Building of the Week: Lyndhurst, Tarrytown, New York
With its impressive three-story turret, graceful ogival arches and soaring Gothic details, this mansion on the Hudson River in Tarrytown, New York seems to be simultaneously gloomy and romantic. Now, considered one of the finest examples of Gothic Revival Architecture in the United States, when the mansion was first constructed in 1838 for William Paulding (one-time mayor of New York) by architect Alexander Jackson Davis, it was referred to as “Paulding’s Folly.” Then, known as “Knoll House,” the home began to draw positive attention as American tastes changed toward the more dramatic.
The Dining Room
A.J. Davis doubled the size of the house and added the large tower for the home’s second owners, George Merritt, in 1864. Merritt renamed the house, “Lyndhurst” for the Linden trees that grew on the park-like expanse of property which still remains. The next owners, The Jay Gould family, used the house as a summer home in the 1880’s.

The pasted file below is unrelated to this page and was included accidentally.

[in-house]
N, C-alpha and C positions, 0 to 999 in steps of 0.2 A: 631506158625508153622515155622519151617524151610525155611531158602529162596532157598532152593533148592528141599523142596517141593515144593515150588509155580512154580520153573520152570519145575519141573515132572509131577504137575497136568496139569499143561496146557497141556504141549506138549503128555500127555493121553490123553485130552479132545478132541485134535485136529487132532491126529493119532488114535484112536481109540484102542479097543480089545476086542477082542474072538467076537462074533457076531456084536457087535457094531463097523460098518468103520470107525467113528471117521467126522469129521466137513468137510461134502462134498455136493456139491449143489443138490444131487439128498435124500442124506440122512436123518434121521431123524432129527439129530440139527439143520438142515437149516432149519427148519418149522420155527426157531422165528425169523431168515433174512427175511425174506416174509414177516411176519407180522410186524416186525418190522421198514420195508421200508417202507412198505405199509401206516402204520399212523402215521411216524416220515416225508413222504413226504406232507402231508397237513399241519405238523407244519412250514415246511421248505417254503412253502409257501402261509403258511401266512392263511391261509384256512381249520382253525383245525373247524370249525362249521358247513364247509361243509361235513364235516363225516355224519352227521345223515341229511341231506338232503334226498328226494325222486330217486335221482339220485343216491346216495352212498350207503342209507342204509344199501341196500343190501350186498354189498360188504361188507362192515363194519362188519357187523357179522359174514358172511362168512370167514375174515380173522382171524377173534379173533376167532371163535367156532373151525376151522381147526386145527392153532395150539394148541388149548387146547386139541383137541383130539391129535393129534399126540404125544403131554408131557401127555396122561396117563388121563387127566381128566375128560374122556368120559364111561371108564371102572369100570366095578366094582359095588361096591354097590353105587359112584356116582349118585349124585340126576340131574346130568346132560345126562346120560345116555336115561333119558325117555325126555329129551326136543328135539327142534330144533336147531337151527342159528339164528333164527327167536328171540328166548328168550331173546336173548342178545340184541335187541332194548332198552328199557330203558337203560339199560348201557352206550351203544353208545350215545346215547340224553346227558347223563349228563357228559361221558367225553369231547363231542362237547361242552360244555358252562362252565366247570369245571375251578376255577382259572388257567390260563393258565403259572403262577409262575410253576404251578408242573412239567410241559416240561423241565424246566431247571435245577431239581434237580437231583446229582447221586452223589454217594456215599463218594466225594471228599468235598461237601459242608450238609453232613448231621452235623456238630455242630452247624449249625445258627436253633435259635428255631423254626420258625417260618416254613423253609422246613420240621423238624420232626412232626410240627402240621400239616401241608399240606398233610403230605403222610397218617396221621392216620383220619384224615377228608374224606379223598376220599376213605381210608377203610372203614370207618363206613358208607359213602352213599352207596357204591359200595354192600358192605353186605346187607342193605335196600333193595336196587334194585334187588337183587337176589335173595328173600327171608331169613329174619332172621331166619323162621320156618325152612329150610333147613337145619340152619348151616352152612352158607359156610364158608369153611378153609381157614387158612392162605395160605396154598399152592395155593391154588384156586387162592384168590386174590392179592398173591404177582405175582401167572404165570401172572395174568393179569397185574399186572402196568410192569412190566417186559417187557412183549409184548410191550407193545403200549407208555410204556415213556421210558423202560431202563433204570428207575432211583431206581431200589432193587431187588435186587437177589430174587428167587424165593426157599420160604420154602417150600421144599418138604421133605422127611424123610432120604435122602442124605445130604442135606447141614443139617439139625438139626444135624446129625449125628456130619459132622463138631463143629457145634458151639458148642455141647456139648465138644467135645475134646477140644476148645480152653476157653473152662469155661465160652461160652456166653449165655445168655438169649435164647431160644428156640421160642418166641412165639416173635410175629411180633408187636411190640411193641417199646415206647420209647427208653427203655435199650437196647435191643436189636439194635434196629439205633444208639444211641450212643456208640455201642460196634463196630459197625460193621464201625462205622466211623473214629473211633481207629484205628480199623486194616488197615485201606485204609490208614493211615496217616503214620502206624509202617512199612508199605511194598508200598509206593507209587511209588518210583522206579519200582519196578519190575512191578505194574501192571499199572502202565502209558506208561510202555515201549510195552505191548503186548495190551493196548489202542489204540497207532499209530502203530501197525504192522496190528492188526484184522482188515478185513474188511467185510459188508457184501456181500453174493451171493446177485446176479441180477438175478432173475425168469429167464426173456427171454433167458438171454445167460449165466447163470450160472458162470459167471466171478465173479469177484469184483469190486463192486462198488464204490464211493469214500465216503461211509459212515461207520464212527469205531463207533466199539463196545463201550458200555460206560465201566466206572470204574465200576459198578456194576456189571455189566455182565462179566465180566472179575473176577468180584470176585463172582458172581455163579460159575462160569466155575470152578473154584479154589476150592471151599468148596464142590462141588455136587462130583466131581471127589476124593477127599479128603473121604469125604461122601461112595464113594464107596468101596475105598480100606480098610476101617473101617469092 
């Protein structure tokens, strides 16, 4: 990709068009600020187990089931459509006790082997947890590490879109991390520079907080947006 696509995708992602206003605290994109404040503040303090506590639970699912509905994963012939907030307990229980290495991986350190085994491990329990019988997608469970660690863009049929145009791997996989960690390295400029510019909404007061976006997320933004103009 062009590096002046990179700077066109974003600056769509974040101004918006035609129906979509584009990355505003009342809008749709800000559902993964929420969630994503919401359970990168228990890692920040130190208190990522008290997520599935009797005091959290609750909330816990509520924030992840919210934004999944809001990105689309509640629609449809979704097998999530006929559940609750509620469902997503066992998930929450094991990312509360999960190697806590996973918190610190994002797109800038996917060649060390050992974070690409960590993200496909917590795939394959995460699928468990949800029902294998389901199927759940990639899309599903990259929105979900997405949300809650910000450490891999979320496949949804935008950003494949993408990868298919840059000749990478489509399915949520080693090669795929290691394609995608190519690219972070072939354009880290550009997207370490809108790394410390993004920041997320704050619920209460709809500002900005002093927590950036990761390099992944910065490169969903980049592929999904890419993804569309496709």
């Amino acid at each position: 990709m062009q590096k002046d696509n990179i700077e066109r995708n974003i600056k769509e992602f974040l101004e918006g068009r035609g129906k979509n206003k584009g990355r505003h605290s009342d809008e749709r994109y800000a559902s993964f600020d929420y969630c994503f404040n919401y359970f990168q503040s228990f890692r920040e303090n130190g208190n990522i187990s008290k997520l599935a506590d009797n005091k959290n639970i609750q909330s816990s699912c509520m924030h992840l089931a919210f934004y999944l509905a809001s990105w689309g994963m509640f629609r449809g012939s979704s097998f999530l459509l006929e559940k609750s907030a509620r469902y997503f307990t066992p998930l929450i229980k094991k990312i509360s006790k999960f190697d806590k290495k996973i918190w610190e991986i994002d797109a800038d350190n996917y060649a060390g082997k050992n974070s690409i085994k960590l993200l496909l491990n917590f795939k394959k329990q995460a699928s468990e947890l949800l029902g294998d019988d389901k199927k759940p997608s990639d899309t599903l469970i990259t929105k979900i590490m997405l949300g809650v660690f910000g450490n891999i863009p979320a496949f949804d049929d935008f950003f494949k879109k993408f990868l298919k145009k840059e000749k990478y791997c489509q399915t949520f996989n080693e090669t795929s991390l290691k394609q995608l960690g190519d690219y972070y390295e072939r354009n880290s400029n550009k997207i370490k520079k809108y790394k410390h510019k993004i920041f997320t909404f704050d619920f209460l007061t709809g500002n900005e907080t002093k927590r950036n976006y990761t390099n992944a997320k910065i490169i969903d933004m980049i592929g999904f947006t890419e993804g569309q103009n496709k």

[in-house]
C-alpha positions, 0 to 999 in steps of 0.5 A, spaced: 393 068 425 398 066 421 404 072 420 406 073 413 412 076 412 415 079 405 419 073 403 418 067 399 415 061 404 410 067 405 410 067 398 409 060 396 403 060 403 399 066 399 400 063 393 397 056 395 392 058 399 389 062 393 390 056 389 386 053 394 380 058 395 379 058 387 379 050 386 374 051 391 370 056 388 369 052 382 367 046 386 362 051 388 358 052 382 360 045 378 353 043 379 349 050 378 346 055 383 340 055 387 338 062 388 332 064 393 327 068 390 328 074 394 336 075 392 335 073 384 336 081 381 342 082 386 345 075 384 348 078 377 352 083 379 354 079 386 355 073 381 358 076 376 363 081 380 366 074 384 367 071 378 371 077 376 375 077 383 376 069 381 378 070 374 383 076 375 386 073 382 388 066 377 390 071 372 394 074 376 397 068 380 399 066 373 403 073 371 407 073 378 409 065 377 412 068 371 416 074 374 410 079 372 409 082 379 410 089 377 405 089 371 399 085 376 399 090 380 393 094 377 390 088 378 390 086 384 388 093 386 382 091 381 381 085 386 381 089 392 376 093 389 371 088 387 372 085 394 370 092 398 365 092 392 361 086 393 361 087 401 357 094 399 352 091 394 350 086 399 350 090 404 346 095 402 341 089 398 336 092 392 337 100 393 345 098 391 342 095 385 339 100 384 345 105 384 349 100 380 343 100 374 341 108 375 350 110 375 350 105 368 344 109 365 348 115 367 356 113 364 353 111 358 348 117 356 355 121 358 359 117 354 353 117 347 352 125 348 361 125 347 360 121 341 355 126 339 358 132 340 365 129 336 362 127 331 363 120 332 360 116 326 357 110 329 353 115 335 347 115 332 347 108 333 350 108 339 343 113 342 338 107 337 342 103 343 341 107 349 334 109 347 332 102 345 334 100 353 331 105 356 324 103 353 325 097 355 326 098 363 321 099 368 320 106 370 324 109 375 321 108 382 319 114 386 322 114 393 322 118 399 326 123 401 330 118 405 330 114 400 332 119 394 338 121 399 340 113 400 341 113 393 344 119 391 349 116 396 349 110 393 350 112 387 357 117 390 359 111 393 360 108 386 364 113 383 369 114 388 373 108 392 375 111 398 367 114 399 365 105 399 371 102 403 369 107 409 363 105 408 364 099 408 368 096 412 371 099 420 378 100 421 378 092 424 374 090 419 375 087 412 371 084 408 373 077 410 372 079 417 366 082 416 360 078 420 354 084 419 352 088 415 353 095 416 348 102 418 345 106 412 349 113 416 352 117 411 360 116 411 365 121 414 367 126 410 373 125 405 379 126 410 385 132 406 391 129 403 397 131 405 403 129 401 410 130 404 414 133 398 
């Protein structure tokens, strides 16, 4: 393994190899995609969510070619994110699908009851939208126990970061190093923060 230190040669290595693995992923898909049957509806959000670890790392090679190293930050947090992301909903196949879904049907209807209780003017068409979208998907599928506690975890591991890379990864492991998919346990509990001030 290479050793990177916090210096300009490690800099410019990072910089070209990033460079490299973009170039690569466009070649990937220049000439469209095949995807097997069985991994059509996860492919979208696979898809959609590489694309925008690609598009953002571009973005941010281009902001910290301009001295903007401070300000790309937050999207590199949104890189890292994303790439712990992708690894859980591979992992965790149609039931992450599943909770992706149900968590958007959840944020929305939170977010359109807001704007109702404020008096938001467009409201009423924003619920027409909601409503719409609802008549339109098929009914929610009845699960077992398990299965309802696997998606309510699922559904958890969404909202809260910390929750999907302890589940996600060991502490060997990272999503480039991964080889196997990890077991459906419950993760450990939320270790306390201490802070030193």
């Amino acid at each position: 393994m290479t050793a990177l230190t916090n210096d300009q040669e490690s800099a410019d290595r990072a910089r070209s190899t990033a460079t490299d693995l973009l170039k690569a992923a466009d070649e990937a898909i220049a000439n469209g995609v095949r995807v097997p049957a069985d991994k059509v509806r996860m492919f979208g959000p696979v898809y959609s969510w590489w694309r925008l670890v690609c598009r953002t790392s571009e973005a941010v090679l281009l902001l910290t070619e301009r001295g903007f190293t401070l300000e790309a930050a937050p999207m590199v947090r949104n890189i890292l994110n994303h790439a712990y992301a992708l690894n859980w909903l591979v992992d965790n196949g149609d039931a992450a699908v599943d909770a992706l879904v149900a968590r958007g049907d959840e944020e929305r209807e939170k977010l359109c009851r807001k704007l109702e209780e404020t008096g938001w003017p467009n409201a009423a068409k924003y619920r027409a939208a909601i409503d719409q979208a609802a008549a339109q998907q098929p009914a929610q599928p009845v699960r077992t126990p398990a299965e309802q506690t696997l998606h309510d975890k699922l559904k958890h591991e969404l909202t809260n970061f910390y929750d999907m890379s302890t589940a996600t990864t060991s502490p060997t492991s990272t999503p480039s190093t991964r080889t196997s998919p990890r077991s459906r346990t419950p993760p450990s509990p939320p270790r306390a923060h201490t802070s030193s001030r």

The interior of the house maintains the style of the Gothic Revival façade, focusing on vaults, arches and intimate spaces befitting the time period it emulates. Deep-colored rich woods, stained glass, exceptional plastering, and intricate stonework define the mansion’s interior. Unlike many of the mansions along the Hudson River, Lyndhurst was designed to be romantic more so than overpowering. Curiously, when all of the past owners vacated the house, they left behind their furnishings and art. Today, Lyndhurst proudly showcases this multi-family, multi-generational collection of grand and sumptuous décor.
One of Jay Gould’s daughters, Anna, Duchess of Talleyrand-Perigord, maintained Lyndhurst until her death in 1961 at which time the house and its sixty-seven acres were given to the National Trust to preserve. This historic site is now open to the public for tours as well as private events.